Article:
Simulation debriefing has also been described as a structured and guided reflection process in which students actively appraise their cognitive, affective, and psychomotor performance, giving them an opportunity to assume an active role during the learning process.29
Examples of debriefing questions for uncivil encounters include the following14:
- Ask each student participant: What was it like to be part of this experience?
- Ask observers: What was it like to observe the experience?
- Ask student participants and observers: How would you describe the experience? What went well, and what would you do again? What did you learn? How might you apply what you have learned in your clinical practice? What might be done differently next time?
Learners participating in the CR experience identified several benefits of this approach including learning to speak up in stressful situations, communicating more effectively, and advocating for safe patient care.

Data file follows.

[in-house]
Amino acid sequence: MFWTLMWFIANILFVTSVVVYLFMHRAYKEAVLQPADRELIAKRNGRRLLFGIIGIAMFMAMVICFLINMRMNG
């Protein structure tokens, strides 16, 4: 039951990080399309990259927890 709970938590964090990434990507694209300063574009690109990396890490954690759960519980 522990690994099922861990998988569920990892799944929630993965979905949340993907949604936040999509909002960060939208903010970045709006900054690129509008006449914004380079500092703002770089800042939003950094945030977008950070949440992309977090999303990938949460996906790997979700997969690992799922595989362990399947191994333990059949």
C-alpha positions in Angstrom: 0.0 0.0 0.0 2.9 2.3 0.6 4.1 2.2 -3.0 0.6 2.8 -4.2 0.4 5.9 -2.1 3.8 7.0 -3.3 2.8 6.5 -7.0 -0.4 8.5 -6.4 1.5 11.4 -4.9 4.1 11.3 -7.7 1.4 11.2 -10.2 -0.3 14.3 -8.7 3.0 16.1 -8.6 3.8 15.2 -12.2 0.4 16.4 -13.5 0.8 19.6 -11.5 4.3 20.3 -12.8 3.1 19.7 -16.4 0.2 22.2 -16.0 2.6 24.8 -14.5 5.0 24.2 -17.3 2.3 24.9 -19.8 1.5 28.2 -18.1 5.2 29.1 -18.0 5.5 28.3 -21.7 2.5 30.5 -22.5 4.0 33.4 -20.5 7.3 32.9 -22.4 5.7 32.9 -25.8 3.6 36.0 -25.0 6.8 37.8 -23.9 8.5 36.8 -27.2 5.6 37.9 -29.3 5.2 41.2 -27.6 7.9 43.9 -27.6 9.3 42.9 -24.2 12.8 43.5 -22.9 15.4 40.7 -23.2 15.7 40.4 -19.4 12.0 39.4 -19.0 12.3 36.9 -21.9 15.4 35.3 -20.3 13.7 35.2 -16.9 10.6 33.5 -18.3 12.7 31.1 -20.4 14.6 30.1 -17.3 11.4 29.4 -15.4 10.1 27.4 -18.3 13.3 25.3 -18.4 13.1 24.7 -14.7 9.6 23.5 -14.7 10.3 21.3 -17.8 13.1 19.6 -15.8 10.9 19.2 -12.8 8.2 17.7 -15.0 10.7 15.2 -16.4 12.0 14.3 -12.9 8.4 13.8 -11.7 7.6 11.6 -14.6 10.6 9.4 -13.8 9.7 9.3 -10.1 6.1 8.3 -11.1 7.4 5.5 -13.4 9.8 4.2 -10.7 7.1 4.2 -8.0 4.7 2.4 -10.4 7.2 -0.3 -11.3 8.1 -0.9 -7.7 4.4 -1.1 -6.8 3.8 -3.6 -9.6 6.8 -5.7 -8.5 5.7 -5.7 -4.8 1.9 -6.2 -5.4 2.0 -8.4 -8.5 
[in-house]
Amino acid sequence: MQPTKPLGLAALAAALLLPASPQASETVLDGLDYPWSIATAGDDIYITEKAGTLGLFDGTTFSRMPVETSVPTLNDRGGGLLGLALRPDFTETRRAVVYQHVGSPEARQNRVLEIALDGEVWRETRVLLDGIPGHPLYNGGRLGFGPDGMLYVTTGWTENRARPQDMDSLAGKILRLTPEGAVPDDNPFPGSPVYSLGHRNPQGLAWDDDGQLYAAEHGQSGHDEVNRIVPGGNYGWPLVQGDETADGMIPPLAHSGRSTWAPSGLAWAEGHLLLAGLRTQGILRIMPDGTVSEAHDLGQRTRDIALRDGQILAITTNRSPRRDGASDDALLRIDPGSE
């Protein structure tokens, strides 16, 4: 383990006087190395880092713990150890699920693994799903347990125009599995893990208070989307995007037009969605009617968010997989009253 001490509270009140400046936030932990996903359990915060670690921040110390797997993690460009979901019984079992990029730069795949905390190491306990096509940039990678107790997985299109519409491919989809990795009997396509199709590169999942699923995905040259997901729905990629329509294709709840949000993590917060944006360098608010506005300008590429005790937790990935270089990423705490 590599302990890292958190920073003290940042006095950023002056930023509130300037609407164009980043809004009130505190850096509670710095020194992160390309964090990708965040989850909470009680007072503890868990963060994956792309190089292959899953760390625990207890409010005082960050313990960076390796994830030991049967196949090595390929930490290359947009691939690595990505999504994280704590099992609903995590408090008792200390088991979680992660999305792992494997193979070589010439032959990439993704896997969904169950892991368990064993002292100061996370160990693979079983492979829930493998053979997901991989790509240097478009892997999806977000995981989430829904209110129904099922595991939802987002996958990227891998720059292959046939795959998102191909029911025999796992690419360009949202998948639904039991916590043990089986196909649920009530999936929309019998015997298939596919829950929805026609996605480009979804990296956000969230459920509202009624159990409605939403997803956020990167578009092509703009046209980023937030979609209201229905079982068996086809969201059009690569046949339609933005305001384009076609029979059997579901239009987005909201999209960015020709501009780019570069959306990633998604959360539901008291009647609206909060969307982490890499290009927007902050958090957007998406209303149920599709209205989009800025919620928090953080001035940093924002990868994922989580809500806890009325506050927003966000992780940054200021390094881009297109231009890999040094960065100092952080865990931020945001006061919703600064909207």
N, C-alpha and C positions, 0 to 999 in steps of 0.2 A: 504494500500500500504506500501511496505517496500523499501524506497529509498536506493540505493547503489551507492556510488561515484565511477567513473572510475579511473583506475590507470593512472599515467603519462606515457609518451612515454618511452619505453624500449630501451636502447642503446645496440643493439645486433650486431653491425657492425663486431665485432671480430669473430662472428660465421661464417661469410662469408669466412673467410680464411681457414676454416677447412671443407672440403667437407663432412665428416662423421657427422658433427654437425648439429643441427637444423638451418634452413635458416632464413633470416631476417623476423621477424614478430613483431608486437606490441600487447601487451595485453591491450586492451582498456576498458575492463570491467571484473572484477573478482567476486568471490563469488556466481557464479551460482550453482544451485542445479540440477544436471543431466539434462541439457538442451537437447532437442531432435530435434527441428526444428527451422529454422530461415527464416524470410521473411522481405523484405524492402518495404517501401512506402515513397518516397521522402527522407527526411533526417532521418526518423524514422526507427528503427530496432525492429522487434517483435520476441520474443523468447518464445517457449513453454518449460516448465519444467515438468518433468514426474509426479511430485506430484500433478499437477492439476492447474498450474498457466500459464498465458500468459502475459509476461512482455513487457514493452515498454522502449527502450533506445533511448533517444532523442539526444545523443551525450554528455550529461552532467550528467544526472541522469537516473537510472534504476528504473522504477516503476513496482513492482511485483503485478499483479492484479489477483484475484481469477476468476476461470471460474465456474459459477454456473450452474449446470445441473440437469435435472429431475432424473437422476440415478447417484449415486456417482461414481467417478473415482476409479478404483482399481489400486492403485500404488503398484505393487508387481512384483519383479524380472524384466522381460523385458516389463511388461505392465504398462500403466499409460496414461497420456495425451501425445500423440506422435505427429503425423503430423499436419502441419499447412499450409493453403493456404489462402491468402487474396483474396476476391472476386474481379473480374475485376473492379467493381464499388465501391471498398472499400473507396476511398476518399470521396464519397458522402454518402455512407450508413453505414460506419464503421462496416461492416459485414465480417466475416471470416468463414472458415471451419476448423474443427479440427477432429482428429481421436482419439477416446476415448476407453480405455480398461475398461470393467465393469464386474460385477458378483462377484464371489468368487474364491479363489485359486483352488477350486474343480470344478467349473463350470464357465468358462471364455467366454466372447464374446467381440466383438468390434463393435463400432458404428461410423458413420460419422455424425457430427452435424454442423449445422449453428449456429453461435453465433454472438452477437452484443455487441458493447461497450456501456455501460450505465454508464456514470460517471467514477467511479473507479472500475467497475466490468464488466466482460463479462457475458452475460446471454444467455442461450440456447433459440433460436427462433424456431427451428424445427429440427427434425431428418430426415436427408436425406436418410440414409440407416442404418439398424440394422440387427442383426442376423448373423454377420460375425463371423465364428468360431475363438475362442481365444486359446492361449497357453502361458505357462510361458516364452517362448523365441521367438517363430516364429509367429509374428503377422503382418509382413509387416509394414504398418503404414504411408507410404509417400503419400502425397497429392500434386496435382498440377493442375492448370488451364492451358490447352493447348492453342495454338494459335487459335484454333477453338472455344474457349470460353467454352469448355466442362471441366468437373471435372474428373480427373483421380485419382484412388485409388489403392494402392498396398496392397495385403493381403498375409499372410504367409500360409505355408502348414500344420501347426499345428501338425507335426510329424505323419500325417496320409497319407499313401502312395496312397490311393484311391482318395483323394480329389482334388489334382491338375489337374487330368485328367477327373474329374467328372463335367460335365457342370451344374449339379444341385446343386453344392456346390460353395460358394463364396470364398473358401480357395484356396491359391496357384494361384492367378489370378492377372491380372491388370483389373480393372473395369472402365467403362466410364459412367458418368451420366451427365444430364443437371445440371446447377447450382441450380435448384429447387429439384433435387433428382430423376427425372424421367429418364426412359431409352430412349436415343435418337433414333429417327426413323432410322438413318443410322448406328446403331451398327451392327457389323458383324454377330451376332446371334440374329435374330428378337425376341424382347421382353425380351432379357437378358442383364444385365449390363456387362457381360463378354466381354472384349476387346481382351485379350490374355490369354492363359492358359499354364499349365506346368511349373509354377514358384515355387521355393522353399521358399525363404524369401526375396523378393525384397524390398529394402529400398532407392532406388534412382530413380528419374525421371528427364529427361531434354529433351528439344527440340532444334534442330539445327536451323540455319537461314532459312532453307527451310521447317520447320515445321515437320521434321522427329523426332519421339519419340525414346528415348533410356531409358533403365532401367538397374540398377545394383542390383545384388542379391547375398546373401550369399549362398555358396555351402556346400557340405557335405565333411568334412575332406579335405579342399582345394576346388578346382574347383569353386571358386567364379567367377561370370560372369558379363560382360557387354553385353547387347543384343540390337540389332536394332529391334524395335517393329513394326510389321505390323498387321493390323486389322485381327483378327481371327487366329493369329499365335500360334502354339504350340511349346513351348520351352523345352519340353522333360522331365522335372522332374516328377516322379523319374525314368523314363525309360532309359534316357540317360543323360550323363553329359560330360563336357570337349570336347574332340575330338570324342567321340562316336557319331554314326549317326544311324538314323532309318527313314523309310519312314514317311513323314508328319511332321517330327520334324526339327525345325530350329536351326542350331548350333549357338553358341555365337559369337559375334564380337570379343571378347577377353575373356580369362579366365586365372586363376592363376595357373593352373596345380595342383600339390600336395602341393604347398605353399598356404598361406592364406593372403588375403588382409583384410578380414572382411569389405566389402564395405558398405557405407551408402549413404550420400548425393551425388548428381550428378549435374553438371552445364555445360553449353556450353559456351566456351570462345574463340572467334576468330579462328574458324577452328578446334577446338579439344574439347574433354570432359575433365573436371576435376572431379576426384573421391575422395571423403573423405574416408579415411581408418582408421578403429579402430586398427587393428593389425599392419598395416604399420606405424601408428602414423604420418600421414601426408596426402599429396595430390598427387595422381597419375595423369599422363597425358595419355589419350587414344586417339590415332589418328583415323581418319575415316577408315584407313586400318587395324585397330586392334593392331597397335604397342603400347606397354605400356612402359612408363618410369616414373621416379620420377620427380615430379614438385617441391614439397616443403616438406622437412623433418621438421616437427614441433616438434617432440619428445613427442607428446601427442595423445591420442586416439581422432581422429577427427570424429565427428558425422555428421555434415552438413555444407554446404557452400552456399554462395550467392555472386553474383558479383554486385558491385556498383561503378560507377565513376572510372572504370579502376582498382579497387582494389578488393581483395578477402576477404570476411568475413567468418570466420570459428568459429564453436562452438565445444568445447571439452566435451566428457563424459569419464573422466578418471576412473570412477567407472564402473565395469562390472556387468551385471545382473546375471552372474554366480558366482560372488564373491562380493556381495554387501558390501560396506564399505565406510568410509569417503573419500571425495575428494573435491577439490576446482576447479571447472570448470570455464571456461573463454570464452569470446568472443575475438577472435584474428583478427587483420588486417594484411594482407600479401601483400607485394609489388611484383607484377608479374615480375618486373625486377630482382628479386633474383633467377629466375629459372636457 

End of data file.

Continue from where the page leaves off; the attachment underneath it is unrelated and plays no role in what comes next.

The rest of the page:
In health care, the need to effectively address uncivil situations is critical because the delivery of safe patient care depends on these vital skills. Nurses and nursing students must be well equipped to effectively address incivility in a variety of situations to promote teamwork and collaboration and to protect patient safety. Combining CR with evidence-based scripting within a deliberate practice model and with skilled debriefing is an effective method to provide nurses and nursing students with the essential skills needed to effectively address uncivil encounters when they happen, thereby increasing the likelihood of success in stopping the behavior and protecting patient safety. Role-playing actual scenarios provides nursing students with real-life experiences to effectively address incivility. Debriefing sessions help to create safe spaces for reflective practice and exploring effective ways to address future situations.